Strange Trips: On Musical Side Projects

Turn-ons: quiet harmonies, dope hats.

If you’ve managed to make it in the incredibly bizarre business of professional art, you’ve probably sipped from that tart cup marked “but what I really want to do is…” It’s that perfect mix of creative impulse and barely-checked hubris that put Prince in one hugely entertaining movie (and two bizarre ones) and convinced the dude from Eddie and The Cruisers to fake his own death so his record company could warm up to releasing his challenging second album.

Last week saw the release of the latest A-list left turn in pop music: You+Me, the acoustic folk duo from Dallas Green (the indie-folk mastermind who records as City and Colour) and Alecia Moore (who, as P!nk, has remained one of the biggest and best solo female pop acts of the new millennium). Their debut album, rose ave., is mellow harmonic folk-pop that’s sure to entertain old fans and new. The duo has stated the easygoing nature of the collaboration makes it easy to avoid alienating fans; I would have guessed half of the duo being responsible for 20 Top 40 hits since 2000 would have made You+Me flameproof (indeed, the album peaked at No. 4 in its first week of sales), but what do I know.

But, in fact, the music business is rife with weird little side gigs and flights of fancy that manage to boggle the mind even as they get your hips to shake for a few minutes at a time. In honor of the risks taken by You+Me, here’s a look back at some of rock’s oddest side trips.

Which of these swarthy men composed the Tarzan soundtrack? The answer may surprise you.

Which of these swarthy men composed the Tarzan soundtrack? The answer may surprise you.

Brand X

The plan: If you thought Phil Collins’ transition from Genesis drummer to Genesis drummer/frontman to inescapable solo pop juggernaut of the ‘80s was weird, consider the detour he took in the mid-70s as the drummer for the jazz-fusion outfit Brand X. By this point, Collins had reluctantly assumed vocal duties for Genesis in the absence of Peter Gabriel, so it must have been a refreshing change of pace to largely worry about banging his drumkit in some seriously intriguing meters.

The execution: For whatever reason, Collins “followed you, won’t you follow me” into rock and pop stardom instead of the prestige of Brand X, although his dance card was getting so full that he wasn’t even fully on some of the albums while he was a member. That said, if you listen past the lengthy passages standard to most fusion records, you can hear Collins starting to really come into his distinctive drum sound. Those “Phil fills” that you’d hear on everything from his own works to records by Adam Ant, Howard Jones and Frida (from ABBA) come into play on albums like Moroccan Roll and Product, and if you’re a fan, it’s something you should really check out.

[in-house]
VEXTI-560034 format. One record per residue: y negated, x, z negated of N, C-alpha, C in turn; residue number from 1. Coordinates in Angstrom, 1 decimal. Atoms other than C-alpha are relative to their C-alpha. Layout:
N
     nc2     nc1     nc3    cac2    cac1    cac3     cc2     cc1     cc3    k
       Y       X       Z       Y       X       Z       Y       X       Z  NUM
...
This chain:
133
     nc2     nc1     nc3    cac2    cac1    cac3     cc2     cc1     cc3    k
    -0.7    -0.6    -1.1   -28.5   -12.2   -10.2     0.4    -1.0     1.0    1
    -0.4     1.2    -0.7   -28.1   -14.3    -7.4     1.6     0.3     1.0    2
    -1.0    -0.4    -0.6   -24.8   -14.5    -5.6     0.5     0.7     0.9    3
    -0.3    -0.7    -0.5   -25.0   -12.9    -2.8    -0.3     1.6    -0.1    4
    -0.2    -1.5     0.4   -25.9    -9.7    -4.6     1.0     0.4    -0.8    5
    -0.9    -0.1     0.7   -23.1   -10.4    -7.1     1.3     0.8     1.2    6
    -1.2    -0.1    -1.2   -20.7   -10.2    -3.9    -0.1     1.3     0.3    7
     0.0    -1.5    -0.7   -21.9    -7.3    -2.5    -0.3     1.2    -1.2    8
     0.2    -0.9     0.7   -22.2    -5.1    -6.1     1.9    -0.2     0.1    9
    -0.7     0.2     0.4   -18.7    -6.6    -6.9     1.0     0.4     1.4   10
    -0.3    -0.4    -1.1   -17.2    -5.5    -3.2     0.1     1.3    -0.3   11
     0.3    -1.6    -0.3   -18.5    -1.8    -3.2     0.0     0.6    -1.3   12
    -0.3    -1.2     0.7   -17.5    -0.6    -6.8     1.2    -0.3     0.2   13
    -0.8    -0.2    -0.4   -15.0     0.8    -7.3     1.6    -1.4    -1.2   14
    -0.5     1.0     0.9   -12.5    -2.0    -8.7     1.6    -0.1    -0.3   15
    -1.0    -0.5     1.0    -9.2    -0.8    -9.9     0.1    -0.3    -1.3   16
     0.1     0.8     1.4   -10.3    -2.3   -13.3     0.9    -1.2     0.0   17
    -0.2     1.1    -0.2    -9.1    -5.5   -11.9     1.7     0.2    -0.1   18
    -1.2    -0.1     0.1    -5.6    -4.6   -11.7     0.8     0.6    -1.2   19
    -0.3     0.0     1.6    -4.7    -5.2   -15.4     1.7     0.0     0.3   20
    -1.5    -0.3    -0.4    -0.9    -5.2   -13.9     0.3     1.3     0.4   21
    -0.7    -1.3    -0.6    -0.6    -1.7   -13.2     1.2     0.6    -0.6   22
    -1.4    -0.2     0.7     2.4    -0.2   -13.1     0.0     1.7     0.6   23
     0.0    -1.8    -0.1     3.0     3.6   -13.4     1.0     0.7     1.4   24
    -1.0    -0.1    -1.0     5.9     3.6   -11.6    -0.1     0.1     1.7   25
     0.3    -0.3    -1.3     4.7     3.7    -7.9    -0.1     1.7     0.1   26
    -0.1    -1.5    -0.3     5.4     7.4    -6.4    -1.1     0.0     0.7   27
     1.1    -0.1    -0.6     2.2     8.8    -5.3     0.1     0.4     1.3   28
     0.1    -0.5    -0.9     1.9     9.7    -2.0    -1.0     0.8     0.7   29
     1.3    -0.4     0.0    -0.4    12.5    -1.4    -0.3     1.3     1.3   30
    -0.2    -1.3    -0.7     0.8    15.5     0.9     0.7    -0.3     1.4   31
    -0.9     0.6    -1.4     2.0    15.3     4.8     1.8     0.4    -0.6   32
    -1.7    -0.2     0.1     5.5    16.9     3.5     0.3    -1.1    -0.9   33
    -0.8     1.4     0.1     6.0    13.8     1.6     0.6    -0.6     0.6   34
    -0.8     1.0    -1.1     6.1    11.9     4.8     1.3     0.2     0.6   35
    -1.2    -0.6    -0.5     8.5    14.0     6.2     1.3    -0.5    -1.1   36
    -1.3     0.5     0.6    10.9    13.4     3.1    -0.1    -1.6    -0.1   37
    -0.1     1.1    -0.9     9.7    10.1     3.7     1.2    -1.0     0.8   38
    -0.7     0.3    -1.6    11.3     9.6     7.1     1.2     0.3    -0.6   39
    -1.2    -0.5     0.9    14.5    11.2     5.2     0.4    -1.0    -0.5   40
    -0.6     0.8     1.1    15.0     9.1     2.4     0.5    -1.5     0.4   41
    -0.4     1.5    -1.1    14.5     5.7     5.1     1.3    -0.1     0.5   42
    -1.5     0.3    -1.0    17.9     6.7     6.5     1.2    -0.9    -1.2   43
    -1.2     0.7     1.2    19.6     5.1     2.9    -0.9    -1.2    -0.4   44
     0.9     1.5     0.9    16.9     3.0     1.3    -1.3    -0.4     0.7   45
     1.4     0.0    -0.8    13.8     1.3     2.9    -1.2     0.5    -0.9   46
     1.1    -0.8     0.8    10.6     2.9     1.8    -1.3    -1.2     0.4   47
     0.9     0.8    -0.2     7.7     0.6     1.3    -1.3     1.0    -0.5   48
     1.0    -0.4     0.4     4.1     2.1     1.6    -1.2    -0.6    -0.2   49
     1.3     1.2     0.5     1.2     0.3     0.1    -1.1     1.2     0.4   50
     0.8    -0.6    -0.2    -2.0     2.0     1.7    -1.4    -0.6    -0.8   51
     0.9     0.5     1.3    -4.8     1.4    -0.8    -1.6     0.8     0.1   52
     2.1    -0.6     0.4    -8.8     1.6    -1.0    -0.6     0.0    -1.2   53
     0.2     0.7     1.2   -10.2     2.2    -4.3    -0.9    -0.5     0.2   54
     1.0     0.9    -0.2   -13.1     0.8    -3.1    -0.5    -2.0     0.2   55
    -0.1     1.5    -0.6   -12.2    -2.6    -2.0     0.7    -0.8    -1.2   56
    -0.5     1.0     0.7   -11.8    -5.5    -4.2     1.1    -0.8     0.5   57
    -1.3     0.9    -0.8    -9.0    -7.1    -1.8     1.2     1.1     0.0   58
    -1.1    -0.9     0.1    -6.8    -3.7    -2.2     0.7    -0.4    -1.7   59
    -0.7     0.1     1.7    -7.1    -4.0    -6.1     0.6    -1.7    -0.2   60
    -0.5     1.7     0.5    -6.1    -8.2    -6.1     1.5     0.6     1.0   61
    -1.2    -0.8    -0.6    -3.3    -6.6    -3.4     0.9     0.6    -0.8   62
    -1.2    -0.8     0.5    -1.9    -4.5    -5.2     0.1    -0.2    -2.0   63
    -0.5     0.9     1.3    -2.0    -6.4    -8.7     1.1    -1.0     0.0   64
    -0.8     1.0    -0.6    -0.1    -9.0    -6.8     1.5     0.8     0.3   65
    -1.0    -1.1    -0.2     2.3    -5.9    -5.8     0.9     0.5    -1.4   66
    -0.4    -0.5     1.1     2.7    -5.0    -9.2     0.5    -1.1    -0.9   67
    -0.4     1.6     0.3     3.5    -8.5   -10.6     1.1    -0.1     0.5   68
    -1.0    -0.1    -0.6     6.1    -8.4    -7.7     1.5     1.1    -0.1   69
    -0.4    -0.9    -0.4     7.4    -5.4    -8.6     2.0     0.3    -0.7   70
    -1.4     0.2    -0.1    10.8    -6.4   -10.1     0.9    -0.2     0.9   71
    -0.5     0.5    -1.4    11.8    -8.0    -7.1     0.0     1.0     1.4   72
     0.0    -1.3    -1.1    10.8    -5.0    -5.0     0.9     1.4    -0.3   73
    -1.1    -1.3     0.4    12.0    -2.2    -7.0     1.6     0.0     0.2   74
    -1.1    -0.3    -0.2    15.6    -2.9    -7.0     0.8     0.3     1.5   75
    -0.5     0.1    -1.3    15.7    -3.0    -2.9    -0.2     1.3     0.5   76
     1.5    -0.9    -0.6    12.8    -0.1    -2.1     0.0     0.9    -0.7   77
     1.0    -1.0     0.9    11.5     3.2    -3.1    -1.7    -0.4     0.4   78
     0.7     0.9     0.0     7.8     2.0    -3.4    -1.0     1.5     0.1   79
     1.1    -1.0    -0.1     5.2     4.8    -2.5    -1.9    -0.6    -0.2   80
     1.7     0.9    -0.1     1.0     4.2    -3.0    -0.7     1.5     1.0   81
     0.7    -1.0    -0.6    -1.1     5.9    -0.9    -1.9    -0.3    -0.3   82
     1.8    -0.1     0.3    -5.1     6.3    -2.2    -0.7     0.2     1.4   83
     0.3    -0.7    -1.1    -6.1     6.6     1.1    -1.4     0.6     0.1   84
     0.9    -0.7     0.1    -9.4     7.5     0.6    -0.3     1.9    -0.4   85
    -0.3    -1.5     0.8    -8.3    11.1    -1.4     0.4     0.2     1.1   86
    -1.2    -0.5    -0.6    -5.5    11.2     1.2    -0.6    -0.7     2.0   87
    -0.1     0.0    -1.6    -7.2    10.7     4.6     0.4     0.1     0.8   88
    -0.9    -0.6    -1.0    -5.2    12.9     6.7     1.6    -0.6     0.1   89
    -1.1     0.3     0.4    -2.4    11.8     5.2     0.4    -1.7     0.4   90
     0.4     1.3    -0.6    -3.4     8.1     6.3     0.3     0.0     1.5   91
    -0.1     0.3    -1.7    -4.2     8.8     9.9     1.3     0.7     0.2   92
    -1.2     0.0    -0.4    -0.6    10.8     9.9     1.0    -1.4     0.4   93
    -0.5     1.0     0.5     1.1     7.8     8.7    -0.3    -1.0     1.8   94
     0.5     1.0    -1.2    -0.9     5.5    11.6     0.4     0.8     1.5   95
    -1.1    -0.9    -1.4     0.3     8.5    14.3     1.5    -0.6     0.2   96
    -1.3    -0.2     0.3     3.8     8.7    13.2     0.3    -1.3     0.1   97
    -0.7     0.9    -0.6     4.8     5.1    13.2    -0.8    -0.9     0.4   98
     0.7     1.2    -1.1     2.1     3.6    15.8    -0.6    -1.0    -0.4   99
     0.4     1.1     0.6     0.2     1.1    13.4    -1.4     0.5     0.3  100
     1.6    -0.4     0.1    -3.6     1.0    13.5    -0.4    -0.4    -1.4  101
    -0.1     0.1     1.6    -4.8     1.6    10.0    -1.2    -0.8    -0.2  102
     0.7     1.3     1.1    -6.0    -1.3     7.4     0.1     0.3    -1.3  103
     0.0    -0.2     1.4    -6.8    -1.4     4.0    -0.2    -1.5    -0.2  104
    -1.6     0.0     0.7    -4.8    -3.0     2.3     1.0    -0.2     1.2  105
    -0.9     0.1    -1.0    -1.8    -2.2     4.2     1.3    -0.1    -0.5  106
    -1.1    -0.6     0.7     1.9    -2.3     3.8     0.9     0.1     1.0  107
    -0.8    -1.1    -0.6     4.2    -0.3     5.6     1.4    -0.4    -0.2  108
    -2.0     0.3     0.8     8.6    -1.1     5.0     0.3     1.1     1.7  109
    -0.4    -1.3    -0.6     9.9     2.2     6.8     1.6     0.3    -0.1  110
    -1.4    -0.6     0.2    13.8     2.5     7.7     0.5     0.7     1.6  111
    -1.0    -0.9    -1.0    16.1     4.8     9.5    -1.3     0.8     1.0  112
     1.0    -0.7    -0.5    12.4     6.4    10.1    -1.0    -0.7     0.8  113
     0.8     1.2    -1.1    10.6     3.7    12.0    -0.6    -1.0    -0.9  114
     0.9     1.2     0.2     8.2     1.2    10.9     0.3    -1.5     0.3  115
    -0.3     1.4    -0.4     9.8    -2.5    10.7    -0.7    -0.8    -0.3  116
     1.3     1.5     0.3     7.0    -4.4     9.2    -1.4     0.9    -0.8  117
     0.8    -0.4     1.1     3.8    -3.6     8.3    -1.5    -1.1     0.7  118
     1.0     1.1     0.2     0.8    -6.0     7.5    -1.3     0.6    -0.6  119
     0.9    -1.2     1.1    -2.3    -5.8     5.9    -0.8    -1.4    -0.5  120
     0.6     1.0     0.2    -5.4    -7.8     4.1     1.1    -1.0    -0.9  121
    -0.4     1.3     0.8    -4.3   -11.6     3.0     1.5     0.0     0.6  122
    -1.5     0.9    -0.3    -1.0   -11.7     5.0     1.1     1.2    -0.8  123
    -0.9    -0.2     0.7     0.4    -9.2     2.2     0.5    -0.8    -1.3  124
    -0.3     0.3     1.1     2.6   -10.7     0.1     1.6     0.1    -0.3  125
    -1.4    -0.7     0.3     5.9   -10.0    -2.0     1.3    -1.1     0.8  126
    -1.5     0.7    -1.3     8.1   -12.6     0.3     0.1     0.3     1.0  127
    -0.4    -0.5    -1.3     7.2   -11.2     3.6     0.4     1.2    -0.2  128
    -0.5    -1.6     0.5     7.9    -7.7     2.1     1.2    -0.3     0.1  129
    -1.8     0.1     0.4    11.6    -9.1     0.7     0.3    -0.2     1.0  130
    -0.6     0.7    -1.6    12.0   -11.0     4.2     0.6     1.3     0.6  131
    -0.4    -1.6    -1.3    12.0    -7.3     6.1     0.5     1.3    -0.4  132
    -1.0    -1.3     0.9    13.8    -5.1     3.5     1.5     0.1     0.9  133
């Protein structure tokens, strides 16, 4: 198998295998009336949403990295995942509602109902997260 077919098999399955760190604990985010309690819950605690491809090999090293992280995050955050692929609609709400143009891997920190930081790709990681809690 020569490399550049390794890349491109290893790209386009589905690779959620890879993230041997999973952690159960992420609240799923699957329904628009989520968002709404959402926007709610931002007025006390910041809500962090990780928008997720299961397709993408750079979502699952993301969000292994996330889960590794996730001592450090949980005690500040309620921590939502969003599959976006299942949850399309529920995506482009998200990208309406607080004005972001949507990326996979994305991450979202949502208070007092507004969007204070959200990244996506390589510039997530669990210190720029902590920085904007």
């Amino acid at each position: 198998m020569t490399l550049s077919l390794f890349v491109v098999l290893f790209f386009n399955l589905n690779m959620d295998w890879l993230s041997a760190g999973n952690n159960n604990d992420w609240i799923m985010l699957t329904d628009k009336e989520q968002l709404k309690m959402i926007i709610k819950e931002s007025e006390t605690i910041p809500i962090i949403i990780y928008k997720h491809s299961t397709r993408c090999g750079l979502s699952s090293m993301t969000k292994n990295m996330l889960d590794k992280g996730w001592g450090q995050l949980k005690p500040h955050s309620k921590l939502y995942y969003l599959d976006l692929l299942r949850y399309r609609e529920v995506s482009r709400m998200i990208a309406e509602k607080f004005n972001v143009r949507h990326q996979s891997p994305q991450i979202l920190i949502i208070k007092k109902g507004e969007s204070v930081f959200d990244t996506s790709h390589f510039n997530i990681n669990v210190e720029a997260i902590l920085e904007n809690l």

Tom Tom Club

The plan: As Talking Heads took what would become a three-year breather between 1980’s Remain In Light and 1983’s Speaking In Tongues, Tina Weymouth and Chris Frantz, the husband-wife rhythm section for the band, decided to pursue the polyrhythmic dance music the band had flirted with on Remain. Decamping to the Bahamas with members of the famed reggae collective Compass Point All-Stars, Tom Tom Club’s proto hip-hop/New Wave was expressly intended for dance floors and made it there almost as soon as it was pressed onto wax in 1981.

The execution: Three words–”Genius of Love.” The band’s funky-as-hell second single (after the catchy “Wordy Rappinghood”) wraps around your brain stem and doesn’t let go. It topped Billboard’s dance charts. Grandmaster Flash & The Furious Five sampled it. So did Mariah Carey. Tom Tom Club’s five subsequent albums between 1983 and 2012 didn’t reach the same audience as their debut, but it almost didn’t matter, because, seriously, “Genius of Love.”

The thirst is real.

The thirst is real.

Buster Poindexter

The plan: Unless you’re Morrissey, you could be forgiven for not remembering the New York Dolls. It’s been said that The Velvet Underground’s debut only sold a handful of copies but every one who bought one started a band; the Dolls were like an even smaller version of that, with frontman David Johansen’s androgynous style and aggressive delivery that anticipated the rise of punk and glam east of the Atlantic. It’s not entirely clear then why, a decade after the Dolls split, Johansen signed a deal as Buster Poindexter, cutting a pile of albums of calypso-tinged lounge music that was certainly danceable and more certainly strange. (But he’s still at it!)

The execution: If none of this sounded insane enough to you, consider that Poindexter actually spun his mugging shtick into a legitimate chart hit with the now-deathless party anthem “Hot Hot Hot.” The video remains one of the MTV era’s all-time great curios, from his explaining away his new musical direction to the insane cameo by Johansen’s Scrooged co-star Bill Murray–the arguable birth of the weird cool uncle version of Bill Murray that will show up to your bachelor party like some hobo wizard.

"Dad, can you PLEASE keep it down? I have a pre-calc test tomorrow."

“Dad, can you PLEASE keep it down? I have a pre-calc test tomorrow.”

Tin Machine

The plan: Despite a major pop crossover with 1983’s Let’s Dance, David Bowie was at something of a low ebb by the end of the 1980s. Eager to make music for himself instead of starring in crazy Pepsi commercials with Tina Turner or almost(???) kissing Mick Jagger in music videos, the former Ziggy Stardust did the unthinkable: he turned into your dad in a garage band. Tin Machine, featuring a bearded Bowie alongside guitarist Reeves Gabrels and brothers Hunt and Tony Sales (the sons of TV comedian Soupy) on drums and bass, put out two studio albums and one live set between 1989 and 1992 before Bowie went back to being a solo artist.